Treaty between the Republic of Colombia and the United States of America for the Settlement of Their Differences Arising from the Events That Took Place in the Isthmus of Panama in November 1903, Signed in Bogota on April 6, 1914

Tratado entre la Républica de Colombia y los Estados Unidos de América para el areglo de sus diferencias provenientes de los ancontecimientos realizados en el Istmo de Panamá en noviembre de 1903, soscrito en Bogotá el 6 de Abril de 1914 (Treaty between the Republic of Colombia and the United States of America for the settlement of their differences arising from the events that took place in the Isthmus of Panama in November 1903, signed in Bogota on April 6, 1914) is an official publication of the government of Colombia concerning the understandings reached between Colombia and the United States regarding the establishment in 1903 of the independent state of Panama. On January 22, 1903, Colombia and the United States signed a treaty that gave the United States the right to build a canal across the Isthmus of Panama, at that time part of Colombia. Public opinion in Colombia regarded the financial terms of the treaty as unsatisfactory and objected to the way in which the agreement impinged upon Colombian sovereignty. On August 12, 1903, the Colombian Senate voted unanimously against ratification. The United States eventually was able to build the canal by encouraging the breakaway from Colombia of the province of Panama to create a newly independent Republic of Panama. It then concluded, on November 18 of the same year, a treaty with Panama on essentially the same terms as the earlier treaty with Colombia. Colombia subsequently sought redress for the wrongs it had been done, but it was rebuffed by the Republican administrations of Presidents Theodore Roosevelt and William Howard Taft. When Woodrow Wilson, a Democrat, became president in 1913, he sought a new start with the Colombians. In the agreement presented here, concluded by the Wilson administration with the government of Colombia, the United States expressed “sincere regret” for the events of 1903 and agreed to pay Colombia $25 million in compensation. Roosevelt was still a formidable force in American politics, however, and he successfully rallied opposition to the treaty in the Senate on the grounds that no admission of American guilt should be made. Not until 1921 and the Harding administration was a settlement with Colombia reached. The United States agreed to pay the $25 million, but the reference to “sincere regret” was dropped.

Panama Canal

Canal de Panamá (The Panama Canal) is a collection of documents published in 1903 by the Senate of the Congress of Colombia. Panama was at that time a province of Colombia, and on January 22, 1903, Tomás Herrán, the Colombian chargé d’affaires in Washington, and John Hay, the United States secretary of state, signed a treaty giving the United States the right to build a canal across the Isthmus of Panama. The United States was to obtain control of a zone extending five kilometers on each side of the center line of the canal, in exchange for a cash payment of $10 million and an annuity of $250,000. Herrán had signed the treaty under intense pressure from Hay and the administration of President Theodore Roosevelt, which threatened to pursue a route across Nicaragua if Colombia did not quickly come to terms. Public opinion in Colombia regarded the financial terms of the treaty as wholly unsatisfactory, and objected to the way in which the agreement impinged upon Colombian sovereignty. On August 12, 1903, the Colombian Senate voted unanimously against ratification. Canal de Panamá contains the text of the Herrán-Hay Treaty, copies of communications between the Colombian government in Bogota and Herrán in Washington, and the texts of various other documents relating to Colombia and an isthmian canal. The United States eventually was able to build the canal by encouraging the breakaway from Colombia of the province of Panama to create a newly independent Republic of Panama. It then concluded, on November 18 of the same year, a treaty with Panama on essentially the same terms as the Herrán-Hay Treaty with Colombia.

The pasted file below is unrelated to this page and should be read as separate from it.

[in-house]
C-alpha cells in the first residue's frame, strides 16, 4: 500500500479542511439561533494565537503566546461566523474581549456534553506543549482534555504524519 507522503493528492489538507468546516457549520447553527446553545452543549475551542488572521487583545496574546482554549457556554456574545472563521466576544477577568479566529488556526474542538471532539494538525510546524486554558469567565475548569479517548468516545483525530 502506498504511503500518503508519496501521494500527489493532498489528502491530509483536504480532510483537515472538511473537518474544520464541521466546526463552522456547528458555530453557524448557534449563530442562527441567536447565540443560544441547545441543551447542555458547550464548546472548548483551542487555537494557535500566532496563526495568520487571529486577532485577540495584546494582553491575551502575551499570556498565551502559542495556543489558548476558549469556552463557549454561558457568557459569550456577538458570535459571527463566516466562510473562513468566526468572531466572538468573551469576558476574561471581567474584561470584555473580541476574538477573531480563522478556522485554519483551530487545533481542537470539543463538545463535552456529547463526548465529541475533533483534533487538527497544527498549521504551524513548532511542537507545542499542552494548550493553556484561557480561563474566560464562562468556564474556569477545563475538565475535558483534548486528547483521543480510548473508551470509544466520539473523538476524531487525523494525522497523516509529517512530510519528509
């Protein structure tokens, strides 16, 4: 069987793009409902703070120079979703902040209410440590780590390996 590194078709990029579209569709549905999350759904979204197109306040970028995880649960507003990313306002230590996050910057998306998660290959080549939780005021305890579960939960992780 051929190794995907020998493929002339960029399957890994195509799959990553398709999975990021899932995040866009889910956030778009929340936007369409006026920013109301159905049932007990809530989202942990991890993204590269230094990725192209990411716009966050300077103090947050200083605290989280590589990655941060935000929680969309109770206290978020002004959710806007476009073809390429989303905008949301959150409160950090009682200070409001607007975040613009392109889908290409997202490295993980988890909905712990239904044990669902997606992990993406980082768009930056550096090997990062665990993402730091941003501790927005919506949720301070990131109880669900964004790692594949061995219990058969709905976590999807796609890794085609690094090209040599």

Panama Canal, Acts of Concession

In 1878 the government of Colombia granted to the French businessman and adventurer Lucien Napoléon Bonaparte Wyse a concession to build an interoceanic canal across Panama, which at that time was a province of Colombia. Wyse sold the concession to a French company, La Société internationale du Canal interocéanique, headed by Ferdinand Marie De Lesseps, the builder of the Suez Canal. Digging began in 1881, but the firm soon ran into difficulties, which included tropical diseases and a far more challenging terrain than De Lesseps had faced in Egypt. In 1887 De Lesseps abandoned his original plan to build a sea-level canal not requiring locks. Work began in January 1888 on a canal that would use a system of locks to lift and lower ships as they made their way across the hills of central Panama from ocean to ocean. Faced with much higher costs than originally expected, the company went bankrupt in May 1889, having completed about 40 percent of the work of building the canal. Canal de Panama: Actes de Concession (The Panama Canal: Acts of Concession) is a compilation of documents relating to the French effort in Panama. It contains the texts of the 1878 contract between the government of Colombia and Wyse and the legislation and agreements of 1890 relating to the suspension of the concession following the bankruptcy of the firm. The texts are in French. In 1894 a second French company, the Compagnie Nouvelle du Canal de Panama, took over the concession and resumed digging. It later sold its assets to the United States, which eventually completed the project, building on the work that the French had accomplished.